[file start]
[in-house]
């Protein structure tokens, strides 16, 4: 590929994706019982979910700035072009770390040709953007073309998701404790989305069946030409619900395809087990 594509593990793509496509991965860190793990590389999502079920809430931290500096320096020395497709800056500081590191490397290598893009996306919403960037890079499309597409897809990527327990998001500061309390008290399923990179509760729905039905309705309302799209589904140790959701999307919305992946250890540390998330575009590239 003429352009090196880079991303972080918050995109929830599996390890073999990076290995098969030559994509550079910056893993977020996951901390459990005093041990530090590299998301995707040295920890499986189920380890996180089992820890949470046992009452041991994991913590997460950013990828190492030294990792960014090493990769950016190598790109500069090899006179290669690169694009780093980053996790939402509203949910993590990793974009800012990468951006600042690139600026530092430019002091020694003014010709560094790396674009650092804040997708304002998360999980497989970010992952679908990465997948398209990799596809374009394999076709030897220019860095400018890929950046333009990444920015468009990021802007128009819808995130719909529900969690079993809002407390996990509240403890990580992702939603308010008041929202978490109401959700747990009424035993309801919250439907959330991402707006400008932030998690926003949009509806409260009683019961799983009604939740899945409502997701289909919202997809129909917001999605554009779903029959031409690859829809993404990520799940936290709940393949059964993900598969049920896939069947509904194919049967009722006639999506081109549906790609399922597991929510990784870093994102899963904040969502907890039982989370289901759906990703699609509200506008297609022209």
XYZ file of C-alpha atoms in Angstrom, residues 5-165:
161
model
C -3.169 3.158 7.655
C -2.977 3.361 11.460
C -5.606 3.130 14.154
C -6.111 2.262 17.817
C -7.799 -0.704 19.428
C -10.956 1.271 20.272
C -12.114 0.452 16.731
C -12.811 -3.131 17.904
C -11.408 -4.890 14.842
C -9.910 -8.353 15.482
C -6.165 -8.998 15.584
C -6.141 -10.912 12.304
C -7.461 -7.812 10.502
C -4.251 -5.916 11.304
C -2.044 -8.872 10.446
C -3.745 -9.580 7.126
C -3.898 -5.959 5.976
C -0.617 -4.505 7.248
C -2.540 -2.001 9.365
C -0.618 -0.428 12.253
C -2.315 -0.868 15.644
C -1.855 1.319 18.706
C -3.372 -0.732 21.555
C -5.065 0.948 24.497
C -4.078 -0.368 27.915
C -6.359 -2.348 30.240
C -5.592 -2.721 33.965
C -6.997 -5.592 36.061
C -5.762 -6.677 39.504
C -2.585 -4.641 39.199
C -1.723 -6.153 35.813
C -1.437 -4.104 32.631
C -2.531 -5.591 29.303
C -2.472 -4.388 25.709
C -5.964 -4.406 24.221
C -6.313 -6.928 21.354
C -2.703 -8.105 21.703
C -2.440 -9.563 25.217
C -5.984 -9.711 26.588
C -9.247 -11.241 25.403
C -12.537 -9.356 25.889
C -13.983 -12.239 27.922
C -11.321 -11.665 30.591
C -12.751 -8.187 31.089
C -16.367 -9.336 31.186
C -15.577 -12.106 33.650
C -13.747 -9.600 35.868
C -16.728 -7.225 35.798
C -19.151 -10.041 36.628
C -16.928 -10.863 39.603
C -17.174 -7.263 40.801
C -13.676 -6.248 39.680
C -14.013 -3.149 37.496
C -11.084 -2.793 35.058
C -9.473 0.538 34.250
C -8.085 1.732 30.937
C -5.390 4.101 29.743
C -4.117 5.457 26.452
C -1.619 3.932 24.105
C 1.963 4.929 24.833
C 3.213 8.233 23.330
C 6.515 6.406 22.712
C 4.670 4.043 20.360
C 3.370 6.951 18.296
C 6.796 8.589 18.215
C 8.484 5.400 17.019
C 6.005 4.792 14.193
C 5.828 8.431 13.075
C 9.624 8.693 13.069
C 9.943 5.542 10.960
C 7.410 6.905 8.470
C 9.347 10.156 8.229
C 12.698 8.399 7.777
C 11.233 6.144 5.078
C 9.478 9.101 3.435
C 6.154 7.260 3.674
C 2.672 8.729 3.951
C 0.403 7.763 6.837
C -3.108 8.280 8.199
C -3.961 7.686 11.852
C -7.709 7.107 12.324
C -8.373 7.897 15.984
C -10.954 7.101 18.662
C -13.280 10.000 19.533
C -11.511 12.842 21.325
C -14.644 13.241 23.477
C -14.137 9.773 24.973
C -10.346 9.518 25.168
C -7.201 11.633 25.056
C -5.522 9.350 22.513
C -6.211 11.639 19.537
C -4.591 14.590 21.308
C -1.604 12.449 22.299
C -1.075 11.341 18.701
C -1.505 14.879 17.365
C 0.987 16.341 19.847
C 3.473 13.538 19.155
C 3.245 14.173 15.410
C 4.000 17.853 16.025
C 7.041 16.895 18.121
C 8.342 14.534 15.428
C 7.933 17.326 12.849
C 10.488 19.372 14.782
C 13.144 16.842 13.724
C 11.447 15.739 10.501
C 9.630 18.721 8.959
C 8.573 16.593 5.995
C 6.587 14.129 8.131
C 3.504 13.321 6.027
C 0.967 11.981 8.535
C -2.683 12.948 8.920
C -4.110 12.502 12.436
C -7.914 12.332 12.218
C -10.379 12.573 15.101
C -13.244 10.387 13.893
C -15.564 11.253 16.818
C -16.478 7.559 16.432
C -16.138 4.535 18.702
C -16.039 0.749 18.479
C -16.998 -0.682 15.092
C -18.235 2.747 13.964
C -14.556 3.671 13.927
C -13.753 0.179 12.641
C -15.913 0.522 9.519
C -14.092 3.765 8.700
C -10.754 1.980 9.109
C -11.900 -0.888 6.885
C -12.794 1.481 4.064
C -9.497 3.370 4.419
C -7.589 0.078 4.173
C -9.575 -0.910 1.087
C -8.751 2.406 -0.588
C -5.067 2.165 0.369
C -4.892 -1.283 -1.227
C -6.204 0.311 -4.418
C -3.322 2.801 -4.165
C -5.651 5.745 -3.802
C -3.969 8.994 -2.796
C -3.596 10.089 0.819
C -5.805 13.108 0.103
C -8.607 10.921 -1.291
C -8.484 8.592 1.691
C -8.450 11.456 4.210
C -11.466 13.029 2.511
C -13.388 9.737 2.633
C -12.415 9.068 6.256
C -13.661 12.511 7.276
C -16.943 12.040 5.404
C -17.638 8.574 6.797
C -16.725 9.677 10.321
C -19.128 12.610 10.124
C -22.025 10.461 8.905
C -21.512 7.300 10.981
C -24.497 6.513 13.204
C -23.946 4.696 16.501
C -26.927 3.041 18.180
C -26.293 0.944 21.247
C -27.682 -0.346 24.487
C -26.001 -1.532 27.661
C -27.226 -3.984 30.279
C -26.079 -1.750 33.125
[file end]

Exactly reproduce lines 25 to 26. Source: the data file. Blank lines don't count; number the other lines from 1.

C -0.618 -0.428 12.253
C -2.315 -0.868 15.644